Vulnerabilities in STARTTLS implementations
Vulnerabilities in implementations of the STARTTLS protocol for establishing an encrypted TLS connection could allow commands to be injected into a connection. According to a description by the discoverer of the problem, Postfix developer Wietse Venema, the key point is that commands are injected into the connection before it has been secured/encrypted, but are only executed once the secure connection has been established.
Venema illustrates the problem with an example involving securing SMTP with TLS. A client sends "STARTTLS\r\n"; using a man-in-the-middle attack an attacker changes this to "STARTTLS\r\nRSET\r\n". The client and server then establish a TLS connection. The server now regards the injected RSET command that was added during the unprotected phase as if it has been transferred subsequent to the TLS connection being established. The RSET command in this example is relatively innocuous as it is a harmless protocol reset command, but other commands could be injected in a similar fashion.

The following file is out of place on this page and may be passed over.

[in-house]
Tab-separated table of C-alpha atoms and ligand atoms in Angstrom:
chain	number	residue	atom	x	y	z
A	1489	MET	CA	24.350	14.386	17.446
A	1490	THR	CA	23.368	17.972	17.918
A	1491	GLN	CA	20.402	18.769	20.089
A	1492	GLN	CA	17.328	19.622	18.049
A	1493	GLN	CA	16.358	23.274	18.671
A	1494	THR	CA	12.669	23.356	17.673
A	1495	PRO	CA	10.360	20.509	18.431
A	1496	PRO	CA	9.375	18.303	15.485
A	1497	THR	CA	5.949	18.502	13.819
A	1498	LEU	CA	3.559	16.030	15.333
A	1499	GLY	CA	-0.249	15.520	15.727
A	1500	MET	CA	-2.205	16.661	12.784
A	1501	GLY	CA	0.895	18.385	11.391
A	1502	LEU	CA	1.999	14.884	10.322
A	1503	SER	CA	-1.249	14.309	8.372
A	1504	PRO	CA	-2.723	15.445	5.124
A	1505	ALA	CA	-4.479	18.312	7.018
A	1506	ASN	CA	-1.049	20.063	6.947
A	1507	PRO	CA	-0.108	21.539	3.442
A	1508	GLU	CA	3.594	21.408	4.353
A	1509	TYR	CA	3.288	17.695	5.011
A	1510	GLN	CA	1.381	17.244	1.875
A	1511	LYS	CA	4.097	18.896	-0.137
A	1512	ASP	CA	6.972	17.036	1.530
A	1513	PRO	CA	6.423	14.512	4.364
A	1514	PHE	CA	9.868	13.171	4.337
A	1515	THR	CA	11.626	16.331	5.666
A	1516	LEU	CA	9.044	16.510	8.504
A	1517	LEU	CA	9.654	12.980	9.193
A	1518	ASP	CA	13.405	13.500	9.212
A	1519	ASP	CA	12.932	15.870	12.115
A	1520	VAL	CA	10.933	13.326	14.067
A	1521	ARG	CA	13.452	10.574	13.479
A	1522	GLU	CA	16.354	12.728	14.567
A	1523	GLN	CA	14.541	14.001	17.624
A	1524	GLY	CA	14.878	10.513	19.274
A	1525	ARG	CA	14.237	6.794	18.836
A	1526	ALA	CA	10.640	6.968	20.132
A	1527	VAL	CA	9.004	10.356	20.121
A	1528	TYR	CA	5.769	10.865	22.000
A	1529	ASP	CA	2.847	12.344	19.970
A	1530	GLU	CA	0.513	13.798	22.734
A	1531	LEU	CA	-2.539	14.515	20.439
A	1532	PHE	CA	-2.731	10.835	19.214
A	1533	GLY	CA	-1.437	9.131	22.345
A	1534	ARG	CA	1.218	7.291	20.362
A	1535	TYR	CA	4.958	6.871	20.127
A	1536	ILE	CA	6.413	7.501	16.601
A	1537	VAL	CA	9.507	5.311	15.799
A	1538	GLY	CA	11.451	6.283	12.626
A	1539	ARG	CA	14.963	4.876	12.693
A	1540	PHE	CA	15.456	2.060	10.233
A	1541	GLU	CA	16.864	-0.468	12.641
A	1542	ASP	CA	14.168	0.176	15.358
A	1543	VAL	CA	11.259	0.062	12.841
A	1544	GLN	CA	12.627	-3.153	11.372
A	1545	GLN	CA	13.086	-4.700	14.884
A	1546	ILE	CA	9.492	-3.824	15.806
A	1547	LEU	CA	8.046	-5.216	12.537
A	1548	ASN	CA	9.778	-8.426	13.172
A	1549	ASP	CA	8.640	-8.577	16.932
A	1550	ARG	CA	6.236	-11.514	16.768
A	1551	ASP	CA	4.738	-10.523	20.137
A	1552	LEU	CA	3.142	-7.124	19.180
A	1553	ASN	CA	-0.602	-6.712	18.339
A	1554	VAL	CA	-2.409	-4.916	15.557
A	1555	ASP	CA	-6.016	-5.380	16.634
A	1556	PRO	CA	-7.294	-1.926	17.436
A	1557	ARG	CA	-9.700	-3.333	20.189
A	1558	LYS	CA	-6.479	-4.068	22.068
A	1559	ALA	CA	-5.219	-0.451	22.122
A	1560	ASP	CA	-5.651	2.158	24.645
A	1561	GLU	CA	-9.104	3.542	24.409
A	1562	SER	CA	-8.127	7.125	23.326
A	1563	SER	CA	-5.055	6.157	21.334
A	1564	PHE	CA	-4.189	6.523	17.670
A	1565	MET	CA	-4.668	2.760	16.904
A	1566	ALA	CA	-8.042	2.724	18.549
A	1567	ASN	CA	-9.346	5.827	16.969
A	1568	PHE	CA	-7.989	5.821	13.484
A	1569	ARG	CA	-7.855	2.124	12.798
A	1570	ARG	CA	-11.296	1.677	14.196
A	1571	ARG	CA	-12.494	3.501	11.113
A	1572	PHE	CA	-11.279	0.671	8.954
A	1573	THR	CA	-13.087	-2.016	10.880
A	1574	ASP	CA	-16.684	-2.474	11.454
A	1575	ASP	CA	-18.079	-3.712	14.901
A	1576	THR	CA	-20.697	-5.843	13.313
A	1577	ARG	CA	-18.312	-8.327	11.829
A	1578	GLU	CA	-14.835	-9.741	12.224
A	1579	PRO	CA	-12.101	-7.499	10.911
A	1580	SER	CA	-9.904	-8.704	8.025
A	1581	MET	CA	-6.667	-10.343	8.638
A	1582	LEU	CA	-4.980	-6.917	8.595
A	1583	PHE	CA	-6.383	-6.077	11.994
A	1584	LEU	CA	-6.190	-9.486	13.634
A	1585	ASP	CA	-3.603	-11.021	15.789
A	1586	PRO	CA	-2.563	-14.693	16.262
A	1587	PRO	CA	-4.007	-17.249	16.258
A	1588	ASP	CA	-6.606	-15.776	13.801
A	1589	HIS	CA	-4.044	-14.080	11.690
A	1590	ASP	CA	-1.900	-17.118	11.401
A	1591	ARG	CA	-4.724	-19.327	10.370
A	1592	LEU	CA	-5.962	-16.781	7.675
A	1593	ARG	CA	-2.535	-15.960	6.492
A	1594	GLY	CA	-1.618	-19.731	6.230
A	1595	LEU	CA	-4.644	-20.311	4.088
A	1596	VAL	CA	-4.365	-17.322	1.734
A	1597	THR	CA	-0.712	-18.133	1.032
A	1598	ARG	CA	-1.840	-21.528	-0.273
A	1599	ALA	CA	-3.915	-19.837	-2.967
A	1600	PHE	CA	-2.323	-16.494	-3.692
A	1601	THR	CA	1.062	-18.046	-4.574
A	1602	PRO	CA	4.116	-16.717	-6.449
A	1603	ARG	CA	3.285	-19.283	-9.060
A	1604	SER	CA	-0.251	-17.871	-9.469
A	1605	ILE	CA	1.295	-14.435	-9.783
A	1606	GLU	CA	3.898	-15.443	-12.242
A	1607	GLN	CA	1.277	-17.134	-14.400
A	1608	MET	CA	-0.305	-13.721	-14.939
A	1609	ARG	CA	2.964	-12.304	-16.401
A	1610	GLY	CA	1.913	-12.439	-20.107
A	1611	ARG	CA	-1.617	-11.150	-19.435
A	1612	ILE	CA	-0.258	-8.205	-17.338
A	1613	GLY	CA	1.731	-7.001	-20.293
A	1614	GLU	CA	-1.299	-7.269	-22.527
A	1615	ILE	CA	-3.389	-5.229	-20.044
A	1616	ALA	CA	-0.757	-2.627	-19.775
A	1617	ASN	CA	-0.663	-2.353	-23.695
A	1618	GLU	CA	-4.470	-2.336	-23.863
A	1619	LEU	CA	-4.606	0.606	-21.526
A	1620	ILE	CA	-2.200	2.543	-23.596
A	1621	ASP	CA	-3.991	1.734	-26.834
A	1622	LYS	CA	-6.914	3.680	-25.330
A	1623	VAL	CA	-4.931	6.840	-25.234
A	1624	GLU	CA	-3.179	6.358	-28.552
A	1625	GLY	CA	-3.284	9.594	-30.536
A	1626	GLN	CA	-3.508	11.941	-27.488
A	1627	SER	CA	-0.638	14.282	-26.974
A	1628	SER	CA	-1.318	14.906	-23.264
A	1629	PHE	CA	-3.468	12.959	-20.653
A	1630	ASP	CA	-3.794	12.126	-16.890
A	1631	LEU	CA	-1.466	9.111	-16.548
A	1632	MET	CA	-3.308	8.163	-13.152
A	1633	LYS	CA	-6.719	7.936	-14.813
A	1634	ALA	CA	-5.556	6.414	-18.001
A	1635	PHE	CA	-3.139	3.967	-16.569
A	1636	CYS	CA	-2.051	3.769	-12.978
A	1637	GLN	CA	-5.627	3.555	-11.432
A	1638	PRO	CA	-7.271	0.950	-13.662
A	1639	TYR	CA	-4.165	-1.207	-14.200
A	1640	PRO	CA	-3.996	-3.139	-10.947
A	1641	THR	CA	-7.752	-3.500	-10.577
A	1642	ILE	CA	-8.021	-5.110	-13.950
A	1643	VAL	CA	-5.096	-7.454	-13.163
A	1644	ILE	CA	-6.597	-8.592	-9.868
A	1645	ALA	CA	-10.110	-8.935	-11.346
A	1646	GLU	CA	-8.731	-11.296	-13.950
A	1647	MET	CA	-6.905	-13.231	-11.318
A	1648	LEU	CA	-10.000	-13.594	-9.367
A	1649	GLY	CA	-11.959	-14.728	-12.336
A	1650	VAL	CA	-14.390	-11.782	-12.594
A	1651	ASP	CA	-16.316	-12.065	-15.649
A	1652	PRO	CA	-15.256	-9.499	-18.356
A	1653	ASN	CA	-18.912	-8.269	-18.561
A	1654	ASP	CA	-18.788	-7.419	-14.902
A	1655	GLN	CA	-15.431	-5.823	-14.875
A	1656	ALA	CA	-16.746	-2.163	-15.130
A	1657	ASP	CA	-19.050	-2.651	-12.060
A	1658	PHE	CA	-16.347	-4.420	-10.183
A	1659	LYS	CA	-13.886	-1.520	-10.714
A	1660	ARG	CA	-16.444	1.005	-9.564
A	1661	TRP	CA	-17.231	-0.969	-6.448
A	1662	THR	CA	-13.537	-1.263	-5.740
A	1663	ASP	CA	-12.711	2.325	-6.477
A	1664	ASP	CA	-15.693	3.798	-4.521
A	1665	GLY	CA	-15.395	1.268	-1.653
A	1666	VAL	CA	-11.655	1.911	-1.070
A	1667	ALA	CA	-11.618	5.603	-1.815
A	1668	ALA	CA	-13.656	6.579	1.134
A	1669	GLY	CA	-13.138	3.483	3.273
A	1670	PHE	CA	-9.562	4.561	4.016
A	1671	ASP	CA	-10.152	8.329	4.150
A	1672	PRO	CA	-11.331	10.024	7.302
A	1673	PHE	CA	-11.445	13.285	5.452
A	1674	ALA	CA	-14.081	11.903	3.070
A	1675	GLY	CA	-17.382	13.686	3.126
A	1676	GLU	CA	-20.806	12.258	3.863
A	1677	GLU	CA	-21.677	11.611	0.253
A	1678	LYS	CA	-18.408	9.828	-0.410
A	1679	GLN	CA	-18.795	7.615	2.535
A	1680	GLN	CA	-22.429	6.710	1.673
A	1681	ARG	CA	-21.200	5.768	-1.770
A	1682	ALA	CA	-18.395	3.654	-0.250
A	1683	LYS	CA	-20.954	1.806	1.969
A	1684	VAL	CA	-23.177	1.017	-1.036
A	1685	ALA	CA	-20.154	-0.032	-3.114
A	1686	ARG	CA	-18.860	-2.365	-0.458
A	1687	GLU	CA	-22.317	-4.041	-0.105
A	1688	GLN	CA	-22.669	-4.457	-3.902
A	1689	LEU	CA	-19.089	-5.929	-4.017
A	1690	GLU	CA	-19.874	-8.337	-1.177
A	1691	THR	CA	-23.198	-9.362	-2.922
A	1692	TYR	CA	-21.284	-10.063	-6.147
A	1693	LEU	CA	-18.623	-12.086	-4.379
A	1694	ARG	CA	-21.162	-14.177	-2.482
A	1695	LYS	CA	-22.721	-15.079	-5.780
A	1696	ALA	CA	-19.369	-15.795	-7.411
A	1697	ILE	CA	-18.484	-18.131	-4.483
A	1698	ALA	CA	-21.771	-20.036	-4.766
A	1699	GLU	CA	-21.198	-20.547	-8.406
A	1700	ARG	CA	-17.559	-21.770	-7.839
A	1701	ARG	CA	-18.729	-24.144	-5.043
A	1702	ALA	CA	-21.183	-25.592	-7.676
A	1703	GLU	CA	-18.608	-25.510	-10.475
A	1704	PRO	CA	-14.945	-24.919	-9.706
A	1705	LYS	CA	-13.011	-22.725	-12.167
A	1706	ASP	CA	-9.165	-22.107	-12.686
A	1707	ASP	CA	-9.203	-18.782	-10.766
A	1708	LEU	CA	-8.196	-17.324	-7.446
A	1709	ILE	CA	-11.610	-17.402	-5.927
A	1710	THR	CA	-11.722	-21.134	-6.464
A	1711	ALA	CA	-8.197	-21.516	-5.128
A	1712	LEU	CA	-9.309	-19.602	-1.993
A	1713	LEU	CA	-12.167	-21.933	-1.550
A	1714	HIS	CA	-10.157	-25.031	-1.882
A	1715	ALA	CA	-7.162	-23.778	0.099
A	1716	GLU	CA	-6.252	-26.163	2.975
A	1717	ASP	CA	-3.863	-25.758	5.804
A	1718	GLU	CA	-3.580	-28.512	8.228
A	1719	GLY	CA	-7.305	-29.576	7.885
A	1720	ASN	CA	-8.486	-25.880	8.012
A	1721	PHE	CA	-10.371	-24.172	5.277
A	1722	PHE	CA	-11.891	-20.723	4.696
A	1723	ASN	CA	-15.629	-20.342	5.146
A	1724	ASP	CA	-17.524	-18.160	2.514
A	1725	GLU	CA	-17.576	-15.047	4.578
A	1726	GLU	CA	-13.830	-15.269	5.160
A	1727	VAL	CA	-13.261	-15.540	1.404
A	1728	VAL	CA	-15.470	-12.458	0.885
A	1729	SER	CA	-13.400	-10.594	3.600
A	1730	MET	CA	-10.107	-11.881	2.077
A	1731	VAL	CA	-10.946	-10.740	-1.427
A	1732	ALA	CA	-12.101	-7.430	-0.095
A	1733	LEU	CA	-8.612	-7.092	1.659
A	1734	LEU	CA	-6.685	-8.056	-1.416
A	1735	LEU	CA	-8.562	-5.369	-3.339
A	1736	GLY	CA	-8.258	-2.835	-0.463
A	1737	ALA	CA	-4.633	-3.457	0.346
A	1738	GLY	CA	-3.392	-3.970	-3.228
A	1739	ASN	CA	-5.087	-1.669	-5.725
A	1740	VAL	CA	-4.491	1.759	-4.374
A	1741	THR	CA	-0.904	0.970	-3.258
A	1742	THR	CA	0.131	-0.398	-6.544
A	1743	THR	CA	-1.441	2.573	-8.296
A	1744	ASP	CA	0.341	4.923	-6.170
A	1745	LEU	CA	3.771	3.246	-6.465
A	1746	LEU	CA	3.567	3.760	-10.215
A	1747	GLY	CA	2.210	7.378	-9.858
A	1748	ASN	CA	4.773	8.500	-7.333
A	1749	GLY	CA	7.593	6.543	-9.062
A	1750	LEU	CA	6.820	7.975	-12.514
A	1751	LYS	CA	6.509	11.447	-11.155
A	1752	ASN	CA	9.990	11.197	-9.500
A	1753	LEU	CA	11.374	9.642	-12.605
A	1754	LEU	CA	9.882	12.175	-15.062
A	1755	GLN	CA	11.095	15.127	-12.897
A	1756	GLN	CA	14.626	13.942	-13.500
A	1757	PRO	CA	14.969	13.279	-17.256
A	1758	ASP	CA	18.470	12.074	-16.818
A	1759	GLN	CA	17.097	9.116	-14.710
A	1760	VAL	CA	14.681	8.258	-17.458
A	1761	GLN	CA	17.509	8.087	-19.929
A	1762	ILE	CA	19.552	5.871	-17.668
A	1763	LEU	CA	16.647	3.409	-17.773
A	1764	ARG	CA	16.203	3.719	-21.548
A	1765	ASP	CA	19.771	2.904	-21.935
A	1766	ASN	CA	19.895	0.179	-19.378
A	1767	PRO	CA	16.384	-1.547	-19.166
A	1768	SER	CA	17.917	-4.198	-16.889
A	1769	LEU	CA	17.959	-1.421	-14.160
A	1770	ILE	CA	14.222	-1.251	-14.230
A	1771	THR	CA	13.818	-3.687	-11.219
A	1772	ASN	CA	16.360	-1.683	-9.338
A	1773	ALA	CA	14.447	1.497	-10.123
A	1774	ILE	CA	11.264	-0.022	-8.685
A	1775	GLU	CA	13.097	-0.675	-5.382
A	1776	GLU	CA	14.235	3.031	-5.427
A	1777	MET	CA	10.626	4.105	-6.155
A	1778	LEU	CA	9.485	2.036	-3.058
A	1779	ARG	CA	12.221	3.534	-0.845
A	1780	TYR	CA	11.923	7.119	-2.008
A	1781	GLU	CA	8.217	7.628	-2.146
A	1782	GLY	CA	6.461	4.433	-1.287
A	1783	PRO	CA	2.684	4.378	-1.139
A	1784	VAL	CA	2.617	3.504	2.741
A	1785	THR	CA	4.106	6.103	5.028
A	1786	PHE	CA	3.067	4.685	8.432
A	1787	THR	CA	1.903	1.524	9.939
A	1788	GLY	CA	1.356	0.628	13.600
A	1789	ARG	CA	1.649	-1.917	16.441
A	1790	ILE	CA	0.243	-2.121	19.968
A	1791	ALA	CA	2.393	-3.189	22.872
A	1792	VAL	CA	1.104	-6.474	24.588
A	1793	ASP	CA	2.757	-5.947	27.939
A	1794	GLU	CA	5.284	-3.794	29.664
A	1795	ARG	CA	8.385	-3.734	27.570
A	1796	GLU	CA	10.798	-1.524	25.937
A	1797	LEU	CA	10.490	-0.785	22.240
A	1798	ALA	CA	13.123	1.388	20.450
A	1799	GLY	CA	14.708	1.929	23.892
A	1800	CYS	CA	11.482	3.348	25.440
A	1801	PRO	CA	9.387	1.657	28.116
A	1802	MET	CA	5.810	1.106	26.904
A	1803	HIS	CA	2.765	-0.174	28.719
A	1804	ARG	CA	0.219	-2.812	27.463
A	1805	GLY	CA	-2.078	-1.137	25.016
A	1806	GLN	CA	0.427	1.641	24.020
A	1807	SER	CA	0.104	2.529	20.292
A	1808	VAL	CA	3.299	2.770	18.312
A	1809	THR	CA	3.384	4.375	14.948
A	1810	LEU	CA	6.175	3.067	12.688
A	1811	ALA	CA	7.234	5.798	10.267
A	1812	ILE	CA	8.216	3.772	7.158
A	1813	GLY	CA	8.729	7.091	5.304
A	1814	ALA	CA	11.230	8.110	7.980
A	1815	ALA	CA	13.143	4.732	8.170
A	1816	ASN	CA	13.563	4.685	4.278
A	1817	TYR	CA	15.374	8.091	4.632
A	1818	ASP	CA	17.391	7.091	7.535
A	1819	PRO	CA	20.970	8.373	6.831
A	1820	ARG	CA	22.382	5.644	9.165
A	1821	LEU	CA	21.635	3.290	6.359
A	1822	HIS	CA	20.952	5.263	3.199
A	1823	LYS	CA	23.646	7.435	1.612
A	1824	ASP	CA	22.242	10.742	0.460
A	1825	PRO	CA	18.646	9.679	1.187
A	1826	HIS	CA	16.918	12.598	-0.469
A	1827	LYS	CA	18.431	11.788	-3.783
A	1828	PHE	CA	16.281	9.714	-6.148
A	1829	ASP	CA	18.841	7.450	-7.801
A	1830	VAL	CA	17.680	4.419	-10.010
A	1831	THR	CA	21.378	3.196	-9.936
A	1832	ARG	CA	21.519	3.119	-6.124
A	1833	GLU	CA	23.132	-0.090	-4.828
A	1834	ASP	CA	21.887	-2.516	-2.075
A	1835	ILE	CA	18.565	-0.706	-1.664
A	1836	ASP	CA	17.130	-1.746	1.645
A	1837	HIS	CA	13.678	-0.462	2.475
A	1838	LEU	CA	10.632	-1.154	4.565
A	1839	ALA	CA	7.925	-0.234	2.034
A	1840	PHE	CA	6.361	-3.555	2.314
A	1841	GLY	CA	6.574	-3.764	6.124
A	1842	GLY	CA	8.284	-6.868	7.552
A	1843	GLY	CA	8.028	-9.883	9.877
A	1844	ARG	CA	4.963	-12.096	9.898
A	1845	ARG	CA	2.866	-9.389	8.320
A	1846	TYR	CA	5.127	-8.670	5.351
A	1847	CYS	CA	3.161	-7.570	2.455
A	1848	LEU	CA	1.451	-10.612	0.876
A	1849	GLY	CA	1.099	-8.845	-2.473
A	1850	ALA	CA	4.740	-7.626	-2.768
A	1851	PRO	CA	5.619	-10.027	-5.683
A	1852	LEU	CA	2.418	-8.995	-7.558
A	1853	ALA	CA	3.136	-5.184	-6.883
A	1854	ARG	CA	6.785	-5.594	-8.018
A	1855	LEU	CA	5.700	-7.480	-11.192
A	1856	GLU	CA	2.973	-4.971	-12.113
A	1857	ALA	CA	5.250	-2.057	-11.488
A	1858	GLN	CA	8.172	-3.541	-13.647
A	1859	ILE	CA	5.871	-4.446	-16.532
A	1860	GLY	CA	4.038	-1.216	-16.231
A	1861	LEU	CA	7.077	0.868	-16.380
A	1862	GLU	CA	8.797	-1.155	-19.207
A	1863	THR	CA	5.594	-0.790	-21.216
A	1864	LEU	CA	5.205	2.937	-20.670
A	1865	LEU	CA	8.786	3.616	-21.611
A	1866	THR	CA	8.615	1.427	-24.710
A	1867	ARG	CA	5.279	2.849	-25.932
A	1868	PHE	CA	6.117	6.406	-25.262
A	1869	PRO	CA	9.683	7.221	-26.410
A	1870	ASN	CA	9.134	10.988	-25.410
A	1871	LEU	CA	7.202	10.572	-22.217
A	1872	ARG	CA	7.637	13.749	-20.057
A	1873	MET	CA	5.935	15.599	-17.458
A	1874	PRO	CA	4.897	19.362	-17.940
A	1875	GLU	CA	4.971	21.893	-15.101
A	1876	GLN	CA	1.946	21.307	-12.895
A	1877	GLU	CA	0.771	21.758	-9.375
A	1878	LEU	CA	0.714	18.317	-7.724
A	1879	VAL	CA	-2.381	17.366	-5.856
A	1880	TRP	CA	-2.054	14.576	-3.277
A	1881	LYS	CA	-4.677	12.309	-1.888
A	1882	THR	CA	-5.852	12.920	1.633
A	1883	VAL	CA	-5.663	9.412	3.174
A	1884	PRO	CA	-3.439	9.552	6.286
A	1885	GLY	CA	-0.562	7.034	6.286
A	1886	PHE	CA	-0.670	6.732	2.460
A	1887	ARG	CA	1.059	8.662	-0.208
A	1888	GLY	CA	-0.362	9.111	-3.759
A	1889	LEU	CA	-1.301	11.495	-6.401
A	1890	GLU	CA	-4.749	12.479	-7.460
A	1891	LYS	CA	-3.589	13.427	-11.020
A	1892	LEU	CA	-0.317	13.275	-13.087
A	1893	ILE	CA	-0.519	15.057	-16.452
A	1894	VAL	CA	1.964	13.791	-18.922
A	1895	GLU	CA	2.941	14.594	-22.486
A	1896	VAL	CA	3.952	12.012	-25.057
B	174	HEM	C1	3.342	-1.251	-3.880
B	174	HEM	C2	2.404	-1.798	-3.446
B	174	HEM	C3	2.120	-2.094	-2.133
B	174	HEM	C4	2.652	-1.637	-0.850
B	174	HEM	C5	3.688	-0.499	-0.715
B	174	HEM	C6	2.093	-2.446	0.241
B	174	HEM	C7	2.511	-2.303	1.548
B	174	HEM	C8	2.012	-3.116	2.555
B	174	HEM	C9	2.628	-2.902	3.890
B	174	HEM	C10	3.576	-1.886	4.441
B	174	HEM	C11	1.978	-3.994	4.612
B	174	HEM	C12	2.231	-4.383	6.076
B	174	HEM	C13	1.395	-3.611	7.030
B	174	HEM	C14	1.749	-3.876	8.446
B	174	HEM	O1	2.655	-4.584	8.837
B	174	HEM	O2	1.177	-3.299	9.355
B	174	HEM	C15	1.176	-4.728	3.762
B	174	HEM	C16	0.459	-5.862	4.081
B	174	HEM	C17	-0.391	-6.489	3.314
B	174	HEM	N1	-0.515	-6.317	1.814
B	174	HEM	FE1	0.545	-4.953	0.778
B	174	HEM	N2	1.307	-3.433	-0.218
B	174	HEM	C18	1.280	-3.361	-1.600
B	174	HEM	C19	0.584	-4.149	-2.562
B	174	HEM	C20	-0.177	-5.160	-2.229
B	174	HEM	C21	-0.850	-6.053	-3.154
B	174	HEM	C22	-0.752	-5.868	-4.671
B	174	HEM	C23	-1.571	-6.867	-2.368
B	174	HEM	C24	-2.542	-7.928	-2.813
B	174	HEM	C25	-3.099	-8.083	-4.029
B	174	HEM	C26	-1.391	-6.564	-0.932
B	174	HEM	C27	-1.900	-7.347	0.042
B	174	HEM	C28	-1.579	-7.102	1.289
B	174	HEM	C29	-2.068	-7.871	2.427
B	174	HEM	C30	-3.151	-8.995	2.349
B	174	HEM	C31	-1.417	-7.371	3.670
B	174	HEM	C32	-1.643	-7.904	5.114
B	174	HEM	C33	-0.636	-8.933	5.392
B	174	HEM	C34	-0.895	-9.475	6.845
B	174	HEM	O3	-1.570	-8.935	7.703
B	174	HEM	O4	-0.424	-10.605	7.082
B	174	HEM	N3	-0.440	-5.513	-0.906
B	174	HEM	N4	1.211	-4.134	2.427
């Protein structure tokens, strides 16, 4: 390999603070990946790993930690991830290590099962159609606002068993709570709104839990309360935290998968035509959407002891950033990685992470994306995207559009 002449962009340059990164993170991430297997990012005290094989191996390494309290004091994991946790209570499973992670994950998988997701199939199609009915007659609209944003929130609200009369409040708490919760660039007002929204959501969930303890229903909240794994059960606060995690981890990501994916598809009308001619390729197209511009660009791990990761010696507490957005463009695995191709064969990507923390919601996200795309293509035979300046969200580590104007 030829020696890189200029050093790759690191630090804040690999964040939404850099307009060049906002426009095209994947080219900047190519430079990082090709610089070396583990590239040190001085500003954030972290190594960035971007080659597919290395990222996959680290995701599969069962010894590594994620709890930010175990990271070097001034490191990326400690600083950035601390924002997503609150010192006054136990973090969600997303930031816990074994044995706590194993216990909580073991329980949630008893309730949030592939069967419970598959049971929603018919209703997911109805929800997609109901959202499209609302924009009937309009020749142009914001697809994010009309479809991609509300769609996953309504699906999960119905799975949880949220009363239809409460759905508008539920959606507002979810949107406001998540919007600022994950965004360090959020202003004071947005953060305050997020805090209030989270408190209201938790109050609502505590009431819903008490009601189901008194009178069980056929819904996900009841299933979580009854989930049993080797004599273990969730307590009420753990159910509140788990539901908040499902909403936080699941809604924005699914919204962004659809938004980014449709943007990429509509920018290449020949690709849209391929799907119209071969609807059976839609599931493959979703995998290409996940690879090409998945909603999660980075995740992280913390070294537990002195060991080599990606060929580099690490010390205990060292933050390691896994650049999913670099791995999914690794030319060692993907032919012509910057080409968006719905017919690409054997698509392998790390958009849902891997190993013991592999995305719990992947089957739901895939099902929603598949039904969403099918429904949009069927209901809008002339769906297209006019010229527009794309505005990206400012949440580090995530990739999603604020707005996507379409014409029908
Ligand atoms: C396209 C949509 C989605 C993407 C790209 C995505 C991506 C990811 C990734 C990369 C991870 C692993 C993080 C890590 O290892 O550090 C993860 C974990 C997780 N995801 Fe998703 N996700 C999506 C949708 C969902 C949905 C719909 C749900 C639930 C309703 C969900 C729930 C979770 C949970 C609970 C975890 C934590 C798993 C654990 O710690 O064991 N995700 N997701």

According to Venema, injected commands could be used to read email or discover user names and passwords. This in principle works for all protocols which use TLS in which a connection switches from being insecure to being secure – e.g. POP3, IMAP, NMTP and FTP. Not all STARTTLS implementations are vulnerable. According to a US-CERT list, IPswitch products, Kerio, Postfix, Qmail, Sun and SCO are all affected. The situation is unclear for many vendors and products. For Postfix, the problem is fixed in versions 2.7.3, 2.6.9, 2.5.12 and 2.4.16.
Venema notes that many implementations are vulnerable to man-in-the-middle attacks anyway, because, although they establish a secure connection, the validity of the server certificate is not established or is insufficiently checked.